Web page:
When I saw this NYT Headline, “As Big Banks Repay Bailout Money, U.S. Sees a Profit”, it really did not send me to a
happy place. You’re probably going to raise a Spock-like eyebrow and ask me to explain. Why, Kat, you’re probably saying, isn’t a 15% return on our “money” a good deal in this market? Remember finance 101, rates are relative to risk so let me tell you why I’m a concern troll on this. First, here’s what the author thought was the punch line to this story.
But critics at the time warned that taxpayers might not see any profits, and that it could take years for the banks to repay the loans.
As Congress debated the bailout bill last September that would authorize the Treasury Department to spend up to $700 billion to stem the financial crisis, Representative Mac Thornberry, Republican of Texas, said: “Seven hundred billion dollars of taxpayer money should not be used as a hopeful experiment.”
So far, that experiment is more than paying off. The government has taken profits of about $1.4 billion on its investment in Goldman Sachs, $1.3 billion on Morgan Stanley and $414 million on American Express. The five other banks that repaid the government — Northern Trust, Bank of New York Mellon, State Street, U.S. Bancorp and BB&T — each brought in $100 million to $334 million in profit.
What the author really missed was that information also comes on the back of this information last week that shows that the government has created incredible high concentration ratios in the banking market. I discussed it here in a piece where I called it a big ol’ game of monopoly. This is an ongoing policy disaster and many folks appear to be missing it.
J.P. Morgan Chase, an amalgam of some of Wall Street’s most storied institutions, now holds more than $1 of every $10 on deposit in this country. So does Bank of America, scarred by its acquisition of Merrill Lynch and partly government-owned as a result of the crisis, as does Wells Fargo, the biggest West Coast bank. Those three banks, plus government-rescued and -owned Citigroup, now issue one of every two mortgages and about two of every three credit cards, federal data show.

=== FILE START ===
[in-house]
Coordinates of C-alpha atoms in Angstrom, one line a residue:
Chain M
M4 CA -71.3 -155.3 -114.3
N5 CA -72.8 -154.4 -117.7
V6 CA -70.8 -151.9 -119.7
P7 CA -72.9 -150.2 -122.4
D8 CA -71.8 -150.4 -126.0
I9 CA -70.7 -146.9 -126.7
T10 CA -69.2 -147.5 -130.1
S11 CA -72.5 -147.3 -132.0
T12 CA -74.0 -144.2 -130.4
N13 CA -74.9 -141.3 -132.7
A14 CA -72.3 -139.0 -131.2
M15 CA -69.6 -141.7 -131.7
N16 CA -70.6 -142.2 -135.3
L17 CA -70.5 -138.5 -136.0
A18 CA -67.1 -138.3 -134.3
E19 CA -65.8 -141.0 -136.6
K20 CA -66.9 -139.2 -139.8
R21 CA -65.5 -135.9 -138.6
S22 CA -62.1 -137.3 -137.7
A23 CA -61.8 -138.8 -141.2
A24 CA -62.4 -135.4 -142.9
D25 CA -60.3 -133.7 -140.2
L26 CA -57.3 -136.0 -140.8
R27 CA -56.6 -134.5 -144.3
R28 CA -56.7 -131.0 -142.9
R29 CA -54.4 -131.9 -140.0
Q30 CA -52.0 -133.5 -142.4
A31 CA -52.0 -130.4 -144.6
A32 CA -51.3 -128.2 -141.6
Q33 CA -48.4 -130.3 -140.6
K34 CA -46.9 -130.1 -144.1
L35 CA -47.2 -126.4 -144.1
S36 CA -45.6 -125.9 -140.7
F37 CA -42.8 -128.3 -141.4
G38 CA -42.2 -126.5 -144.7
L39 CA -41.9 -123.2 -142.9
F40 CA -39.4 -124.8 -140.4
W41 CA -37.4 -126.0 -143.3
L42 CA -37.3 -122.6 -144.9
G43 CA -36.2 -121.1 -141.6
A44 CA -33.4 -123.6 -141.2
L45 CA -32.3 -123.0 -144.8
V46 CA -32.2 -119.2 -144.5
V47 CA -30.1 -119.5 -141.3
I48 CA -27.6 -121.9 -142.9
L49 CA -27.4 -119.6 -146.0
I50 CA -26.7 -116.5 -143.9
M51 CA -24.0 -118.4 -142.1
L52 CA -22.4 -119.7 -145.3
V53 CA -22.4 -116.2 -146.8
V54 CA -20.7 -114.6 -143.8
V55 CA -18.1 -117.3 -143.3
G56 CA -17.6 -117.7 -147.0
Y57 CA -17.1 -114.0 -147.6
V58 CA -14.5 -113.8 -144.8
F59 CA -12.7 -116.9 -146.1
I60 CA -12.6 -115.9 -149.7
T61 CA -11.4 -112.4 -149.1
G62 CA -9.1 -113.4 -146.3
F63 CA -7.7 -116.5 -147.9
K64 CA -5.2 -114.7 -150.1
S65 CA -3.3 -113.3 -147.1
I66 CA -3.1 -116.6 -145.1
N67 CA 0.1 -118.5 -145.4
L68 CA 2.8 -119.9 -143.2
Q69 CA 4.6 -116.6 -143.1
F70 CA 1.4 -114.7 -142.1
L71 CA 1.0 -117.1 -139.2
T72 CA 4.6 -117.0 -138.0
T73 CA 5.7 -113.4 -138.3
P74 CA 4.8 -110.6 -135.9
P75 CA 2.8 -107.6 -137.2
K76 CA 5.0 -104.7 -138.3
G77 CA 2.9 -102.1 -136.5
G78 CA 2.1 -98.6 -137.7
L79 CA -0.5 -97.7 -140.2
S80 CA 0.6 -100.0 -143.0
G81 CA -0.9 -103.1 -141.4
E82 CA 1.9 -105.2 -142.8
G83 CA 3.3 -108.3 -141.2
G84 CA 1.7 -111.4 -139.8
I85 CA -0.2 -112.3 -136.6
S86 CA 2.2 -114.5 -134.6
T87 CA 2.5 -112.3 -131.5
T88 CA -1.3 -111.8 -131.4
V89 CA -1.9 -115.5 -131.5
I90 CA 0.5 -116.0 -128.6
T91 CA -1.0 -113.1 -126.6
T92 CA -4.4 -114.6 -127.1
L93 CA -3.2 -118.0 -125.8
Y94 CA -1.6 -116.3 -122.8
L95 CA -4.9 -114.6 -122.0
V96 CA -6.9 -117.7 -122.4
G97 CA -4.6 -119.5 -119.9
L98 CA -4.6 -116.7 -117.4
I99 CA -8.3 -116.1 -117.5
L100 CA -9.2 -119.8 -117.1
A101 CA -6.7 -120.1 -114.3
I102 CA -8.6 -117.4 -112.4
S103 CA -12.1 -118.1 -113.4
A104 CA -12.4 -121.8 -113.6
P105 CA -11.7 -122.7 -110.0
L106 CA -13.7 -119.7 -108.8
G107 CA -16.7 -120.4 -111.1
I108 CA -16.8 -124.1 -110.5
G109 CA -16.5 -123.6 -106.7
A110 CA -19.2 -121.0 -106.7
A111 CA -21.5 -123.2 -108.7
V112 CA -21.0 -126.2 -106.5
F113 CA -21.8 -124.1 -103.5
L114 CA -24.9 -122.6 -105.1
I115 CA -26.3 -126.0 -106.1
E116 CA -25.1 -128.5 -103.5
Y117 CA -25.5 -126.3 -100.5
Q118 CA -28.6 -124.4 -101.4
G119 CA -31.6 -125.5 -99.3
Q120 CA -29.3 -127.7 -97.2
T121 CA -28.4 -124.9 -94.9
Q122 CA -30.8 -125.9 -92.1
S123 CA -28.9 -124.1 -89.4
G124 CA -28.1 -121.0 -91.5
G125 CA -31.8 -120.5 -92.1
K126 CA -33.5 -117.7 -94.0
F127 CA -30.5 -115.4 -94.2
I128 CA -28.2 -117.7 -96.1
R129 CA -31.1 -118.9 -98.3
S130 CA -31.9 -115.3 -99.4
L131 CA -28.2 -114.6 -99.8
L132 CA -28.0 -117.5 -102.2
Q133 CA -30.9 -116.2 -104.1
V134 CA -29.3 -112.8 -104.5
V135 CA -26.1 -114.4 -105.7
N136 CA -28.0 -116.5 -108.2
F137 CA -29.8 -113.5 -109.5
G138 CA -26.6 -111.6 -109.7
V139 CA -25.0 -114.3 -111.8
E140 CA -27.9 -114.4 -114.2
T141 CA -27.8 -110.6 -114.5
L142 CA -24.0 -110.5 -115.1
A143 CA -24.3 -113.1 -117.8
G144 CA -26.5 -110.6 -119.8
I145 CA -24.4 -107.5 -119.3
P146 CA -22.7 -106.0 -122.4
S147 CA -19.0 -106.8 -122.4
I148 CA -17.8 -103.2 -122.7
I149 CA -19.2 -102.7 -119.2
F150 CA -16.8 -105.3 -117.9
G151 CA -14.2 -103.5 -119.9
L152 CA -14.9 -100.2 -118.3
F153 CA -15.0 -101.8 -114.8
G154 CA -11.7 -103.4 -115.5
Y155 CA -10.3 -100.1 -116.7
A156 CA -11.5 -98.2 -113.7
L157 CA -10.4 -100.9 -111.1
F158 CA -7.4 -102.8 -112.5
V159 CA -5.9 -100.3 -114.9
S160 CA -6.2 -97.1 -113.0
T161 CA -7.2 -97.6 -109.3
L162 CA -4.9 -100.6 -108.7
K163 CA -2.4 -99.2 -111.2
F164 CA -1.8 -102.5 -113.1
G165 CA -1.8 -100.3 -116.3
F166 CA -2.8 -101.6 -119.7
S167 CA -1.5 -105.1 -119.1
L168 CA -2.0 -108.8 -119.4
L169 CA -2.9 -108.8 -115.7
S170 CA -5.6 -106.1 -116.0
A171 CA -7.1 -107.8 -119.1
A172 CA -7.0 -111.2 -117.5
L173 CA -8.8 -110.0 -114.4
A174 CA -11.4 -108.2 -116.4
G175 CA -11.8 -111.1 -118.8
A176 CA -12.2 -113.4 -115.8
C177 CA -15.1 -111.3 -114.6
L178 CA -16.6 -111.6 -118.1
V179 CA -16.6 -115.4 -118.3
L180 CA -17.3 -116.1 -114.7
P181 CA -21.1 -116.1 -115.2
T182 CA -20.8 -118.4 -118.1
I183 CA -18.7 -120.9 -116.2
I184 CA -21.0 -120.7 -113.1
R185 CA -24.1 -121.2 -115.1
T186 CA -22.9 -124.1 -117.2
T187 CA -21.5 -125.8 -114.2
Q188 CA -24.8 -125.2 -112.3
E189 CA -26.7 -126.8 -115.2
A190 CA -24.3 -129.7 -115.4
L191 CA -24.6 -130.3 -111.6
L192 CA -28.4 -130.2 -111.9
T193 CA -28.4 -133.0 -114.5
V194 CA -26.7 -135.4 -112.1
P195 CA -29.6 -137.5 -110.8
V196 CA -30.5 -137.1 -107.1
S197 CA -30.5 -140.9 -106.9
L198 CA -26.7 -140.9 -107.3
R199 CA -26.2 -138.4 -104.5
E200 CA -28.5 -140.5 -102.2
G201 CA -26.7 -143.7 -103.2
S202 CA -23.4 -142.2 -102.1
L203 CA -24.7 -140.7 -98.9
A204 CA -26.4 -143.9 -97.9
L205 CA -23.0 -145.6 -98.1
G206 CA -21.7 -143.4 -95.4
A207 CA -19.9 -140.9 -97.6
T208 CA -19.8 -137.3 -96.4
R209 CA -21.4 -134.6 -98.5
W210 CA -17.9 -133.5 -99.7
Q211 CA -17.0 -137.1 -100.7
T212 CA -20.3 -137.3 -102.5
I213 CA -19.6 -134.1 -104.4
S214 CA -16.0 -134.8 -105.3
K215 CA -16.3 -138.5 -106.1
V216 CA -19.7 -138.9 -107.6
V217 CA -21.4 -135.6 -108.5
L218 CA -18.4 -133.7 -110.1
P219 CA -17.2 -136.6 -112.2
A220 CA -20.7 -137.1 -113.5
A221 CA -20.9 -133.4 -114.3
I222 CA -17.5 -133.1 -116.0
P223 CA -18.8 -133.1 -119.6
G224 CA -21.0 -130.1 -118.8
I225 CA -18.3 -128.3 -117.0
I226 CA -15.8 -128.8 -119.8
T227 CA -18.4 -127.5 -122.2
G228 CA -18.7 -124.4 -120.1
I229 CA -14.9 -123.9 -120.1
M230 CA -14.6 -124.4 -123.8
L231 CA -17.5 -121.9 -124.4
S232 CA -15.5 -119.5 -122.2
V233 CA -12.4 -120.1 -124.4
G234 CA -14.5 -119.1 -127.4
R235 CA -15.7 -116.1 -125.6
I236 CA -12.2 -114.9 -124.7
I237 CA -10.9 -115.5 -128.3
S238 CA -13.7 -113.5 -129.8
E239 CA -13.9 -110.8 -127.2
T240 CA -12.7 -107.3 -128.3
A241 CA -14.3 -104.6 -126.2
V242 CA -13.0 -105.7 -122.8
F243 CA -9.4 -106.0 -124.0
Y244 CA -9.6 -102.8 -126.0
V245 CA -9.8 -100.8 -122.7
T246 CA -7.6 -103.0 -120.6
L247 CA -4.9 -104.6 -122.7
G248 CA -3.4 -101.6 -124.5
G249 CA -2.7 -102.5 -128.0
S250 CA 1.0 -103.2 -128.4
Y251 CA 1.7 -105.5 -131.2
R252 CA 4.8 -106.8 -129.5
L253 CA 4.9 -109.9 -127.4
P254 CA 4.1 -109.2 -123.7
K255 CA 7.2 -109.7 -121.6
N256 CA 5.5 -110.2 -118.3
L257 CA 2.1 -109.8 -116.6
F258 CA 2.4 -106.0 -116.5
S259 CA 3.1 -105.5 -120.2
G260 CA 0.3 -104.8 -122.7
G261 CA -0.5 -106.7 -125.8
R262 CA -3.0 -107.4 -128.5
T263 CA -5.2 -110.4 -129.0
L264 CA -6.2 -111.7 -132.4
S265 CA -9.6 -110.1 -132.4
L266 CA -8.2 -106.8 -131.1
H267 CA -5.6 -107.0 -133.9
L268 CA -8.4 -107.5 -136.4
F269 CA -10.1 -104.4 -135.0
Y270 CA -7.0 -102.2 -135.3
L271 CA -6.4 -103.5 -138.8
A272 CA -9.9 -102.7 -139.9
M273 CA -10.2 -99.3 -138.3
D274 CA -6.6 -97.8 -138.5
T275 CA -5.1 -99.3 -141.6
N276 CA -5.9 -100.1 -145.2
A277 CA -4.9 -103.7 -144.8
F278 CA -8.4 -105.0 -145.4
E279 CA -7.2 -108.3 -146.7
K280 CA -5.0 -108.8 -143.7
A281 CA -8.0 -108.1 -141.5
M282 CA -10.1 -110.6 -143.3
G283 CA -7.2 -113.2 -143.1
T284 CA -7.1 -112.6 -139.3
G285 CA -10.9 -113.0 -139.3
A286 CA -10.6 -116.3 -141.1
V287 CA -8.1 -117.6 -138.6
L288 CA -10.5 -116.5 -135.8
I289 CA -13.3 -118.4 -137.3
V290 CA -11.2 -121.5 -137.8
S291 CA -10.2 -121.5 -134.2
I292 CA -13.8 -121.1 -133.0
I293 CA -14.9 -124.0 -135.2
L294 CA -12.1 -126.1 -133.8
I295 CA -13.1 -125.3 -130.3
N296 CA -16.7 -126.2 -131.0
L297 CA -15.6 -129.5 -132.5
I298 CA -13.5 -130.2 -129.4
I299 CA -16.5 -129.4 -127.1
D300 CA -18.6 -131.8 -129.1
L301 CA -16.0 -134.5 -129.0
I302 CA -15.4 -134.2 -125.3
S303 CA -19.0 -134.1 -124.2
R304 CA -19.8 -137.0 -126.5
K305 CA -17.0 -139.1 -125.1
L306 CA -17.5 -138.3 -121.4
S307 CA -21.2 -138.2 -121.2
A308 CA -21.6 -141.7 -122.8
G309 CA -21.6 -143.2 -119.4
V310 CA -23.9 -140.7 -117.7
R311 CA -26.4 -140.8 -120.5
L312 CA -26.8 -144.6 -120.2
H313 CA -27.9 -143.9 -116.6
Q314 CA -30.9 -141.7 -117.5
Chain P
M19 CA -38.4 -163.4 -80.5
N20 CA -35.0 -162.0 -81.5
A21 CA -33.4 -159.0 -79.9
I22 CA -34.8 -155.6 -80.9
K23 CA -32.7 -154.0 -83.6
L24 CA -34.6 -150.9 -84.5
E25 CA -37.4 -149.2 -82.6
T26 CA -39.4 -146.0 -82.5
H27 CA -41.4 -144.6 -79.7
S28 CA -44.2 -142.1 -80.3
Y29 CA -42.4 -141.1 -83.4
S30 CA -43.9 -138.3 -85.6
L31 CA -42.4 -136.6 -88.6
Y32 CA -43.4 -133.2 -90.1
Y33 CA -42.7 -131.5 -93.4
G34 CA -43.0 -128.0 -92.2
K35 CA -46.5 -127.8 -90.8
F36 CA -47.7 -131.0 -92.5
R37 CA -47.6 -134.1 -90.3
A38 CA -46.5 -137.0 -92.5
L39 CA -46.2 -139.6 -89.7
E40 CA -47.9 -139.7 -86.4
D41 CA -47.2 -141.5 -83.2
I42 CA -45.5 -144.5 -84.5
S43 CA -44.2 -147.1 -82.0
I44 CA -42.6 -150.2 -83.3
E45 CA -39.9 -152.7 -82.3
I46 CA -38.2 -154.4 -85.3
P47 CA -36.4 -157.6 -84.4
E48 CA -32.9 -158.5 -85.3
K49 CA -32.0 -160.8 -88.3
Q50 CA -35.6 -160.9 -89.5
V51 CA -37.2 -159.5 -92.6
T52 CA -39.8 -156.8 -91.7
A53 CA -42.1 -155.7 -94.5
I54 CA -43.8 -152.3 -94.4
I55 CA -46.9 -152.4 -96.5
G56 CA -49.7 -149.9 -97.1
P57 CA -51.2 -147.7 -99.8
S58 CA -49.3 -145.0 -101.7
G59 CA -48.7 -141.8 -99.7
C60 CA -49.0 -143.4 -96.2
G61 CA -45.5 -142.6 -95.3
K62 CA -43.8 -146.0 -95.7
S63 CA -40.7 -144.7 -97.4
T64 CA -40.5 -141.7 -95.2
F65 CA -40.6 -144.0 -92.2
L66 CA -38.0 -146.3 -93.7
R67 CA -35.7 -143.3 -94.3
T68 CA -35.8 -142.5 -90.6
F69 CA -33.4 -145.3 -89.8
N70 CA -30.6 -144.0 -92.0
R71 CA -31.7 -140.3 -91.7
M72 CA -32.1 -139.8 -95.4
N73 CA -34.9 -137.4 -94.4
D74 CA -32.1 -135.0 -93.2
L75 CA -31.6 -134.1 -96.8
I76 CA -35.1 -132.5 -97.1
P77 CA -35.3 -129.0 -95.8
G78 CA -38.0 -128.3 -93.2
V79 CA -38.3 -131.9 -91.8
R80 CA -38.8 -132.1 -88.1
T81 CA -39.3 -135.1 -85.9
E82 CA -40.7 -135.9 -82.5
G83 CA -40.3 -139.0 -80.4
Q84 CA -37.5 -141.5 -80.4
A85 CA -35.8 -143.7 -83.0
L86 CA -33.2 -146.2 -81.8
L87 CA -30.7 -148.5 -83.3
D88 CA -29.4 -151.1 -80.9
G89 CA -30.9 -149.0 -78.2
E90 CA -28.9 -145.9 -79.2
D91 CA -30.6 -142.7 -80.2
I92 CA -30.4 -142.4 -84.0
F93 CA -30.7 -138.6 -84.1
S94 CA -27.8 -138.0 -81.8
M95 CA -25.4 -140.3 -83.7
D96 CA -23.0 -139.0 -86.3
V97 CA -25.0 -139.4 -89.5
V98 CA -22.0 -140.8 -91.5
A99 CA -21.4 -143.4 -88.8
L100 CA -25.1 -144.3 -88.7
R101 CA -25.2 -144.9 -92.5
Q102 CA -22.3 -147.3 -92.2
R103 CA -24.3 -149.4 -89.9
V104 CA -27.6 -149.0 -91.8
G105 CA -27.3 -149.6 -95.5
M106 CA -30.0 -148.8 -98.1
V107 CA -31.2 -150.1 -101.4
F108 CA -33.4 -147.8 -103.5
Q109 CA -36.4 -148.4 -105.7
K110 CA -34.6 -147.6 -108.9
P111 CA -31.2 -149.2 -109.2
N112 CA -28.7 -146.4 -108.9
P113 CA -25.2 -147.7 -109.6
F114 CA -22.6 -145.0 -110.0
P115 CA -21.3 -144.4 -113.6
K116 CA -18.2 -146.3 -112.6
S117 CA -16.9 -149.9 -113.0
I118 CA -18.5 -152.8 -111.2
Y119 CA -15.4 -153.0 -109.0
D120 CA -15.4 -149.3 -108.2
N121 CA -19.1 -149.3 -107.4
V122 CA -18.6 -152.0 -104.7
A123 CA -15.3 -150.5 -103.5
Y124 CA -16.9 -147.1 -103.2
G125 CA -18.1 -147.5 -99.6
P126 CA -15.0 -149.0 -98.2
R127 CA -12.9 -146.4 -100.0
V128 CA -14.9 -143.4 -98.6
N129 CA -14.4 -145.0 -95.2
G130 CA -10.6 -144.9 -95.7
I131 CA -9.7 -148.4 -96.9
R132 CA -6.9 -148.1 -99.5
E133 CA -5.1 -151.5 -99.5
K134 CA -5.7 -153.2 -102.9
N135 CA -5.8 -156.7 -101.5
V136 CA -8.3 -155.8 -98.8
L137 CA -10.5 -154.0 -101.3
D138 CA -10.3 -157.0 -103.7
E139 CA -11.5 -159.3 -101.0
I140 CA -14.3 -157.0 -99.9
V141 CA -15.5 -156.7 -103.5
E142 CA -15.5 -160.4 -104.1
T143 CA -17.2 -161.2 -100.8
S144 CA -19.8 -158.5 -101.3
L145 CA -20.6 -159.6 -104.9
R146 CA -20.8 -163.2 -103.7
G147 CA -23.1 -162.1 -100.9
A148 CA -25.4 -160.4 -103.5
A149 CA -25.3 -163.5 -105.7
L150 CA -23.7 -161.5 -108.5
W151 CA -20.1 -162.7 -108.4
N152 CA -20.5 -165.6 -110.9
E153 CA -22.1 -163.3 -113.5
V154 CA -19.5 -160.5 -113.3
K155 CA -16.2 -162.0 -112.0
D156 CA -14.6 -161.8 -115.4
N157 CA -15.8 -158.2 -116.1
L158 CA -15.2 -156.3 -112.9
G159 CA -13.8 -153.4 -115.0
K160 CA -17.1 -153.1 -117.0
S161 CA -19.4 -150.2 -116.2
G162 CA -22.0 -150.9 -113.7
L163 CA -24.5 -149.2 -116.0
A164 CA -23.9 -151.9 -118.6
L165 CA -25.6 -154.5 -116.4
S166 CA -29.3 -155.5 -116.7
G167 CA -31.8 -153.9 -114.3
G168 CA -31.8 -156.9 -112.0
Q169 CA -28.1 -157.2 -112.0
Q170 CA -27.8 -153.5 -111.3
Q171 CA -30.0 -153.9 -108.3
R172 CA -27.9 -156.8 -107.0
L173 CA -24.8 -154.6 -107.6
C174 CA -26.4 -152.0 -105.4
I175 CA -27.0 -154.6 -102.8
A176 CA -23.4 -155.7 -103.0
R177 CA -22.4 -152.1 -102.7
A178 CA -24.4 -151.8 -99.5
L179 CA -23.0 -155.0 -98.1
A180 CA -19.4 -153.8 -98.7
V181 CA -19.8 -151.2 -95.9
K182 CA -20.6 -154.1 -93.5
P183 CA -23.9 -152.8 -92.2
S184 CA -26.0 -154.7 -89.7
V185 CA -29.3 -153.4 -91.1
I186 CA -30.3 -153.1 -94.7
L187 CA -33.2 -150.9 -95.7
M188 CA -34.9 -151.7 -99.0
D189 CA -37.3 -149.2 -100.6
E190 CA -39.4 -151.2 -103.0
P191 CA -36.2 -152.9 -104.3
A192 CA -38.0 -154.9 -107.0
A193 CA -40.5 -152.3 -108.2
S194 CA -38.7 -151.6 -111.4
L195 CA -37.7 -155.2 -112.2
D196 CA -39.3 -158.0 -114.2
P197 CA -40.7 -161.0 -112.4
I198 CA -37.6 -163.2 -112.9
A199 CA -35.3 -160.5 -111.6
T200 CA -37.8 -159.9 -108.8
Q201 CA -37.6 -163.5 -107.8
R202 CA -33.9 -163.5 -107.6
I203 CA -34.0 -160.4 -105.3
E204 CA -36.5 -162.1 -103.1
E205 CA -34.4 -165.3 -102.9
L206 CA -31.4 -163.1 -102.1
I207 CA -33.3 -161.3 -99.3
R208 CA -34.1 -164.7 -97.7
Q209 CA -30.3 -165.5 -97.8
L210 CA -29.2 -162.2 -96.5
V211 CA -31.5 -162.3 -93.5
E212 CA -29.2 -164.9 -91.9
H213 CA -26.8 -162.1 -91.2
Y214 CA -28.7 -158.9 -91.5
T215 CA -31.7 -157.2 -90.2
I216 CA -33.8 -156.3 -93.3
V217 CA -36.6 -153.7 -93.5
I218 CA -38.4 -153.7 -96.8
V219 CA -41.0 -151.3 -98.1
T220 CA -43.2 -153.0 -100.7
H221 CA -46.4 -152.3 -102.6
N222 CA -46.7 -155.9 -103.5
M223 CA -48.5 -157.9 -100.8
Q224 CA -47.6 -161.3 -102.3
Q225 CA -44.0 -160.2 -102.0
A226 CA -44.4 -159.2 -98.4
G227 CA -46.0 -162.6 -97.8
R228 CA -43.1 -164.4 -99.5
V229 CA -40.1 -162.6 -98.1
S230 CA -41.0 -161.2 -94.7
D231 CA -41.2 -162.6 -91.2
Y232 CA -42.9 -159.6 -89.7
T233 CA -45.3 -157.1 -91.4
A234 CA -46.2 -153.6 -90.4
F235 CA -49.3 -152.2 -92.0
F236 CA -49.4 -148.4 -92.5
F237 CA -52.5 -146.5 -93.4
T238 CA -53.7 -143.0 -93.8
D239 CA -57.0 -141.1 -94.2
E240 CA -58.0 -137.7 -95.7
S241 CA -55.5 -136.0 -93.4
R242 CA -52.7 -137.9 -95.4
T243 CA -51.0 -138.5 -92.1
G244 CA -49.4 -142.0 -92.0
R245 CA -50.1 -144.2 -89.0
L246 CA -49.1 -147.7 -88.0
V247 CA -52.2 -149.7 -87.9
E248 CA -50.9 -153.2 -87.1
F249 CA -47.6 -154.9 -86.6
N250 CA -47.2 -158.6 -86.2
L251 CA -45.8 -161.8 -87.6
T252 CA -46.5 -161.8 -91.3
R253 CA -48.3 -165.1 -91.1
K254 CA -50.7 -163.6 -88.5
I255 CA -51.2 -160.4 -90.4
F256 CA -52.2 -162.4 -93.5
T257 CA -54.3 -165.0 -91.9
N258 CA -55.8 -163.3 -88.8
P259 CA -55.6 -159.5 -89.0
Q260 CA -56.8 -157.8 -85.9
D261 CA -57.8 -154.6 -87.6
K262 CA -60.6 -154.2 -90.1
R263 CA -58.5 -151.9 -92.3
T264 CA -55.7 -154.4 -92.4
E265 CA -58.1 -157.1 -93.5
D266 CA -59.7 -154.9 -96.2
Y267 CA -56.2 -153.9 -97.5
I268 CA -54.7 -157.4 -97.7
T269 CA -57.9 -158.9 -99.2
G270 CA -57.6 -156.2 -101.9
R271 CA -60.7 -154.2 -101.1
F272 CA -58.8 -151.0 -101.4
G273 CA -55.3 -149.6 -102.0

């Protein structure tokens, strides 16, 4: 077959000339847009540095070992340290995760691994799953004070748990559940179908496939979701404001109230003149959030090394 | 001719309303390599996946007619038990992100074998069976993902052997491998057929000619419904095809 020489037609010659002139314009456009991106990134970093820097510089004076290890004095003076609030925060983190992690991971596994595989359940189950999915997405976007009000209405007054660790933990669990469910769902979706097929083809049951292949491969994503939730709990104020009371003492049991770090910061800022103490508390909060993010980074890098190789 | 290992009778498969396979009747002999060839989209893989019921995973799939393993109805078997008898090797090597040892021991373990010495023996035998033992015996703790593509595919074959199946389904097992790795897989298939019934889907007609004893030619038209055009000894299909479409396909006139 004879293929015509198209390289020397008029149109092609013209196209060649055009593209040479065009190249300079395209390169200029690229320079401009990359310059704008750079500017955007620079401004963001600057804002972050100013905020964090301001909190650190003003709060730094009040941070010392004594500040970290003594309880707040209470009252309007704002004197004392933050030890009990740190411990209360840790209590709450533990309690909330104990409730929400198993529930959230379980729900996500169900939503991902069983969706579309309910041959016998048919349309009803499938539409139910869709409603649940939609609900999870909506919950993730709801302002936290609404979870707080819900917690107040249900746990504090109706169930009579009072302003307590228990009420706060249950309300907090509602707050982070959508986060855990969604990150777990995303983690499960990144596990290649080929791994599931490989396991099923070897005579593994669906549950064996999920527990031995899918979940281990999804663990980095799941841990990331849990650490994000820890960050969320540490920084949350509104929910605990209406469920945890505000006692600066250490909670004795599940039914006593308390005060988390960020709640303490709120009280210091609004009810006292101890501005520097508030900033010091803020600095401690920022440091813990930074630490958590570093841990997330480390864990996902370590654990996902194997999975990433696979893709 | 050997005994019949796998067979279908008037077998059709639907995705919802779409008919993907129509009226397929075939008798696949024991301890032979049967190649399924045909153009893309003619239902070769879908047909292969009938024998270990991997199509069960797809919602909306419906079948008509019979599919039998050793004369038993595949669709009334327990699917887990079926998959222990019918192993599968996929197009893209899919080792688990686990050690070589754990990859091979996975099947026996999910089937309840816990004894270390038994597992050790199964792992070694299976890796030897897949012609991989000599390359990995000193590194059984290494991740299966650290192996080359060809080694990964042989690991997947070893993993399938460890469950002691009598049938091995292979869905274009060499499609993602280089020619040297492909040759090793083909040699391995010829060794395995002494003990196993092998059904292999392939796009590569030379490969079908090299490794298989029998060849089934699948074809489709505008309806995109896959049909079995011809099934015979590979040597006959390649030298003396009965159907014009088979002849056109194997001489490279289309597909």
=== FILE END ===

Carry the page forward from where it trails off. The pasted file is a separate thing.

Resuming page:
There are so many headlines buried in that NYT piece that you’d think it was written by ostriches. This is one alone should’ve grabbed a banner headline.
But the real profit came as banks were permitted to buy back the so-called warrants, whose low fixed price provided a windfall for the government as the shares of the companies soared.
Well, isn’t that nice, the best borrowers paid back first. Some one over there ever take any finance classes? I doubt it. Of course, that’s going to happen you twit!! It’s the implication of what that means that scares the pants off me. The fact they’ve borrowed funds allows us to regulate their actions. Now, the big ones are paying them back so they’re out of the reach of tighter TARP regulation! They like their old loosey goosey nonsense regulations especially now that they’re all set up as a de facto cartel with government blessing. They’re ready to price discriminate, restrict services, and create extraordinary profits all they want with FEW RESTRICTIONS. Just wait until we get to witness the new and improved, unregulated CEO pay schemes!
It’s similar to handing all of our energy needs and policy over to OPEC.